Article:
Novello was born in Fajardo, Puerto Rico. She received her B.S. degree from the University of Puerto Rico at Rio Piedras in 1965 and her M.D. degree from the University of Puerto Rico School of Medicine at San Juan in 1970. She then completed her internship and residency in nephrology at the University of Michigan Medical Center in Ann Arbor, Michigan. Novello remained at Michigan in 1973-1974 on a fellowship in the Department of Internal Medicine, and spent the following year on a fellowship in the Department of Pediatrics at Georgetown University. From 1976 to 1978, she was in private practice in pediatrics in Springfield, Virginia.
In 1978, Novello joined the Public Health Service Commissioned Corps, her first assignment being as a project officer at the National Institute of Arthritis, Metabolism and Digestive Diseases of the National Institutes of Health (NIH). She held various positions at NIH, rising to the job of Deputy Director of the National Institute of Child Health and Human Development (NICHD) in 1986. She also served as Coordinator for AIDS Research for NICHD from September, 1987. In this role, she developed a particular interest in pediatric AIDS.
During her years at NIH, Novello earned an M.P.H. degree from the Johns Hopkins School of Hygiene and Public Health in 1982. From 1976, she also held a clinical appointment in pediatrics at Georgetown University Hospital. Novello also made major contributions to the drafting and enactment of the Organ Transplantation Procurement Act of 1984 while assigned to the United States Senate Committee on Labor and Human Resources.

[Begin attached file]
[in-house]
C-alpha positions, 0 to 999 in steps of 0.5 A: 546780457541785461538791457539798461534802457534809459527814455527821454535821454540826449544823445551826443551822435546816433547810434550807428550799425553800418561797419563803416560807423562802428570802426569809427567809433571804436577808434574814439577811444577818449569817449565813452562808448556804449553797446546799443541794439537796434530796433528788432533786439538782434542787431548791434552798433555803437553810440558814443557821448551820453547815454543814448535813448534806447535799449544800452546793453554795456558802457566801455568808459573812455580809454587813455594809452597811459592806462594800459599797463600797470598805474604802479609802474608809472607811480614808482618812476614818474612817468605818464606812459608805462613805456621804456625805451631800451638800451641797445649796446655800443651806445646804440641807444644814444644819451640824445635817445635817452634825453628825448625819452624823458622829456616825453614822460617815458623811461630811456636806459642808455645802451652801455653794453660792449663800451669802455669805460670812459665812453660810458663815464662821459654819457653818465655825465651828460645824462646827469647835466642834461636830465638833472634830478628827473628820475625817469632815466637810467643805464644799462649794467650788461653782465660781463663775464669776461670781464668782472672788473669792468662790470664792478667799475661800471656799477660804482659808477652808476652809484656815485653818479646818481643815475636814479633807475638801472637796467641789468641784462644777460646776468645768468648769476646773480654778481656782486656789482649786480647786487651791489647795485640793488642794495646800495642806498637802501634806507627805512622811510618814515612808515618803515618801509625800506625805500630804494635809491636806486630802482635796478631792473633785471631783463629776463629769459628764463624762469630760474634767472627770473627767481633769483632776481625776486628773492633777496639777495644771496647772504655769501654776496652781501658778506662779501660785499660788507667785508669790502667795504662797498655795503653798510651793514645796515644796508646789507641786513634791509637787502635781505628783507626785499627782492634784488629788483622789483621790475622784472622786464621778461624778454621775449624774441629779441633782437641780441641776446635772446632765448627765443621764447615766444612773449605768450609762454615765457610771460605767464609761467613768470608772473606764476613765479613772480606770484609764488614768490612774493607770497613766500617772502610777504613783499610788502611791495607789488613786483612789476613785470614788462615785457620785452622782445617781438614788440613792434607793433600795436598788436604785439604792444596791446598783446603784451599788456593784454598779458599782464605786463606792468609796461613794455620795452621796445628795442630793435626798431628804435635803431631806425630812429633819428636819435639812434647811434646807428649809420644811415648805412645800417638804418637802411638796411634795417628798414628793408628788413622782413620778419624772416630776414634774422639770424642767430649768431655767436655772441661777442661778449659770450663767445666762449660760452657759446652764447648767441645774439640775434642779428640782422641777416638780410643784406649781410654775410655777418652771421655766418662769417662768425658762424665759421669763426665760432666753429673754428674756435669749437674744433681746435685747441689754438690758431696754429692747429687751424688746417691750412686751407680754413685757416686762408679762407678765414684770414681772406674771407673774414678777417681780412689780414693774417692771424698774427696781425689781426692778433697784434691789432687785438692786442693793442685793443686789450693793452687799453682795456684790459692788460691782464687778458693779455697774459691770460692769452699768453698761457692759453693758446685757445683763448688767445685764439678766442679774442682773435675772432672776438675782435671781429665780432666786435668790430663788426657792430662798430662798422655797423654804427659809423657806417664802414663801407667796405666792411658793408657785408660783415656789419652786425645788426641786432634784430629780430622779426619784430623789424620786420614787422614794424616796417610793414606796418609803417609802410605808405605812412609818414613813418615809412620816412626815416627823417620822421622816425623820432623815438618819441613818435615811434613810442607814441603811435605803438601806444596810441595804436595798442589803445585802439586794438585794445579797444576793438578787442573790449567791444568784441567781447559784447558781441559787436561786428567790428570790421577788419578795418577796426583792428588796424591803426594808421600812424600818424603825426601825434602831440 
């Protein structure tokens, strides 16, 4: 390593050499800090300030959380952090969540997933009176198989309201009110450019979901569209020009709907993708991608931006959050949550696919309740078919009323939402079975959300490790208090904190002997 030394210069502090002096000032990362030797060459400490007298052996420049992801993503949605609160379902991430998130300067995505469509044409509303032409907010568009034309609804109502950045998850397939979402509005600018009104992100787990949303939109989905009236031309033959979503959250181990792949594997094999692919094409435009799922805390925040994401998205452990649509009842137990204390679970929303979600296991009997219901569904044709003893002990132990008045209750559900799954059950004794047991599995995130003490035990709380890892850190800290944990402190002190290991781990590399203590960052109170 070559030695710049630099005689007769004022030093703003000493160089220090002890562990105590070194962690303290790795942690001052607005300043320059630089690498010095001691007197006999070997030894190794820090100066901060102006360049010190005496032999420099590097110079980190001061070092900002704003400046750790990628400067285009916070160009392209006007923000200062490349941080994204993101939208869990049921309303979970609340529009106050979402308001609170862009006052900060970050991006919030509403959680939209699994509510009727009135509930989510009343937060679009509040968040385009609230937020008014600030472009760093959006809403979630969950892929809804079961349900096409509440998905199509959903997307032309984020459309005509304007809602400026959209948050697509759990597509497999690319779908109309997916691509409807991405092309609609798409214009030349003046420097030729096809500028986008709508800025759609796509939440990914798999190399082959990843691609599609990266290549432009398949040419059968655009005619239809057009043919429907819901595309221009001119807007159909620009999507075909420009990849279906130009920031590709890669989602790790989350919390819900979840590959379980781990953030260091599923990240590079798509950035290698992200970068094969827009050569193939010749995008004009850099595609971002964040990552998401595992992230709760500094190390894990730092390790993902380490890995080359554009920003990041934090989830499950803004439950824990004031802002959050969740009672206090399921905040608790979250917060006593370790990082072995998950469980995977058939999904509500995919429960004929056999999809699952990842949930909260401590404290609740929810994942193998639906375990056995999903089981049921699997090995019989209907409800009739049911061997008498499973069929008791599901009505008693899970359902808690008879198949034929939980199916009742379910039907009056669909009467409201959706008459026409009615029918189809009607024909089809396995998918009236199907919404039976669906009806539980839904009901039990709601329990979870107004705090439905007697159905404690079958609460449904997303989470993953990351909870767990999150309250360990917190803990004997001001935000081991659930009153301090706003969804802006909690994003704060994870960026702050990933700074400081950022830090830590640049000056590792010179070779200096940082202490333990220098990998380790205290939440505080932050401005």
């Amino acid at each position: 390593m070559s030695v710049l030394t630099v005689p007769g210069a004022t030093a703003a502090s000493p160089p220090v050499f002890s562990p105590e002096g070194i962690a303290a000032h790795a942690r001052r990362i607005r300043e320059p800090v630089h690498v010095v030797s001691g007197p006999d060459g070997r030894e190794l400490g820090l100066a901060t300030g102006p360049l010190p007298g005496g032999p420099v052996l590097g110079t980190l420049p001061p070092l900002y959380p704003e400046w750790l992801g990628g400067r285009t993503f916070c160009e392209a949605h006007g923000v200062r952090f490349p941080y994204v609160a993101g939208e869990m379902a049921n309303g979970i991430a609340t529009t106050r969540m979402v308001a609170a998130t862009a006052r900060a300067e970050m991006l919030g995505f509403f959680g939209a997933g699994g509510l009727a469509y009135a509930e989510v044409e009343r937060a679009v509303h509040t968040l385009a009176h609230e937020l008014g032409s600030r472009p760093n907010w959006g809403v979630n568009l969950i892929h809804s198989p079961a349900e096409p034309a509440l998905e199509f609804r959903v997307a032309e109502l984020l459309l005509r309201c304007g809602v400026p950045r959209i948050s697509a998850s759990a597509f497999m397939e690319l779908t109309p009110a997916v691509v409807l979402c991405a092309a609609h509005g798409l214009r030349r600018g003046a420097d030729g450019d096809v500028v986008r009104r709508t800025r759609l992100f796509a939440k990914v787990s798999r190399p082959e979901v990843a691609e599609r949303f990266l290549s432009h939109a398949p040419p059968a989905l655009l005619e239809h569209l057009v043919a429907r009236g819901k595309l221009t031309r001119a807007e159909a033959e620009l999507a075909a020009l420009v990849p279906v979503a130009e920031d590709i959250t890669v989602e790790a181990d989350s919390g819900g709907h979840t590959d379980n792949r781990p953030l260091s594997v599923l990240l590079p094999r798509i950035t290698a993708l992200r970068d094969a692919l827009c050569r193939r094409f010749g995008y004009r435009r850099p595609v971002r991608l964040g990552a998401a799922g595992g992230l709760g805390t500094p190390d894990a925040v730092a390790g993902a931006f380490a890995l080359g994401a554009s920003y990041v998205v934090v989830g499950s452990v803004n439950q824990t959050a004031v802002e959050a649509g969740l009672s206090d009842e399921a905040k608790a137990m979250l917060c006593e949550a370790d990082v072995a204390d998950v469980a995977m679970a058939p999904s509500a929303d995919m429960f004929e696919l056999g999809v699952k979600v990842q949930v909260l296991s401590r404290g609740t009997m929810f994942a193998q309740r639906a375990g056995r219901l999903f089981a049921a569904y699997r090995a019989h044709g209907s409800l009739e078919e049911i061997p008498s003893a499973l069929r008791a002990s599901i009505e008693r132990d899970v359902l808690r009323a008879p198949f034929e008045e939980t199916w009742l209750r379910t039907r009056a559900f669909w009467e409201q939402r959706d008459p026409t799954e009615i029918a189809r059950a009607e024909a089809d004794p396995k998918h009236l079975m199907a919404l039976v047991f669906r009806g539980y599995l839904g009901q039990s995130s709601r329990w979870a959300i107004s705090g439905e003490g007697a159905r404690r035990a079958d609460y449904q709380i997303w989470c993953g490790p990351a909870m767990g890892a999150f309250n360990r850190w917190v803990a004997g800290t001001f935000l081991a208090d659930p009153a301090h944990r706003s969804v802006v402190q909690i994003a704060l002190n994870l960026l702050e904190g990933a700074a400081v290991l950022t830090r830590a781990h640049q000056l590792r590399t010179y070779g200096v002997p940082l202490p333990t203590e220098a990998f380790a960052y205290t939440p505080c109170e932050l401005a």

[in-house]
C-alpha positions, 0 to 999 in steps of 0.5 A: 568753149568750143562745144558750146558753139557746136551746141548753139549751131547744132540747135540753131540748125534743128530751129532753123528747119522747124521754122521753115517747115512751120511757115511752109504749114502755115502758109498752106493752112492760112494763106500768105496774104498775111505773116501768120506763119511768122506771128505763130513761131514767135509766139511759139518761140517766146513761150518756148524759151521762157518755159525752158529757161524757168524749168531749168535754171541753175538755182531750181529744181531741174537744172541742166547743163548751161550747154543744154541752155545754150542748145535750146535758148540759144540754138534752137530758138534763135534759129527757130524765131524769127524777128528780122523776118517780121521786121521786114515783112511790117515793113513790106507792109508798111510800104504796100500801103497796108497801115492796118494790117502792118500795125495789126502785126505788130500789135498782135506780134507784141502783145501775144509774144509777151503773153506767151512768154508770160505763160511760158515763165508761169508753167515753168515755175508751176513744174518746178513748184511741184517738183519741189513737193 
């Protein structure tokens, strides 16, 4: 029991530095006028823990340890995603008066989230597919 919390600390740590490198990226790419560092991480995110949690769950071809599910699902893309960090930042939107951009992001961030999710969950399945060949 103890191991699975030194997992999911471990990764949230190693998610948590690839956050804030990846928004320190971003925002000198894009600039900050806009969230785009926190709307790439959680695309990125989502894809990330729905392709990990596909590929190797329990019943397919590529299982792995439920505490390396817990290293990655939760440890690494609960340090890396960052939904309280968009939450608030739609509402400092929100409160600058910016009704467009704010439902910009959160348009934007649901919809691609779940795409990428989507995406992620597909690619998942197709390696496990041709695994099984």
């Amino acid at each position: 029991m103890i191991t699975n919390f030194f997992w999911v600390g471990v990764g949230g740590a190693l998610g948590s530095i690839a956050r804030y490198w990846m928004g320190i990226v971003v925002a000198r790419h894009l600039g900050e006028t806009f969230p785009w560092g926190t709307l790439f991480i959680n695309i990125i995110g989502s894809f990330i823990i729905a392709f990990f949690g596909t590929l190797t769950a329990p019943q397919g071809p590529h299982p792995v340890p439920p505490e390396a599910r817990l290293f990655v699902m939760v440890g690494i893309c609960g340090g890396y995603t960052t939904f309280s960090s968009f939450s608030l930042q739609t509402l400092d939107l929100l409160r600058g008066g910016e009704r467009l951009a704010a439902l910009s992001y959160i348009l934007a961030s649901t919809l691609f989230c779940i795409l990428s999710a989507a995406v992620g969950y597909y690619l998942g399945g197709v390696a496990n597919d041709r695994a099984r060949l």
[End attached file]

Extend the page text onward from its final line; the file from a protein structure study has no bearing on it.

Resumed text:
During her tenure as Surgeon General, Novello focused her attention on the health of women, children and minorities, as well as on underage drinking, smoking, and AIDS. She played an important role in launching the Healthy Children Ready to Learn Initiative. She was actively involved in working with other organizations to promote immunization of children and childhood injury prevention efforts. She spoke out often and forcefully about illegal underage drinking, and called upon the United States Department of Health and Human Services Inspector General to issue a series of eight reports on the subject. Novello also similarly worked to discourage illegal tobacco use by young people, and repeatedly criticized the tobacco industry for appealing to the youth market through the use of cartoon characters such as "Joe Camel." A workshop that she convened led to the emergence of a National Hispanic/Latino Health Initiative.
Novello remained in the post of Surgeon General through June 30, 1993. She then served as the United Nations Children's Fund (UNICEF) Special Representative for Health and Nutrition from 1993 to 1996. In 1996, she became Visiting Professor of Health Policy and Management at the Johns Hopkins School of Hygiene and Public Health. Dr. Novello became Commissioner of Health for the State of New York in 1999.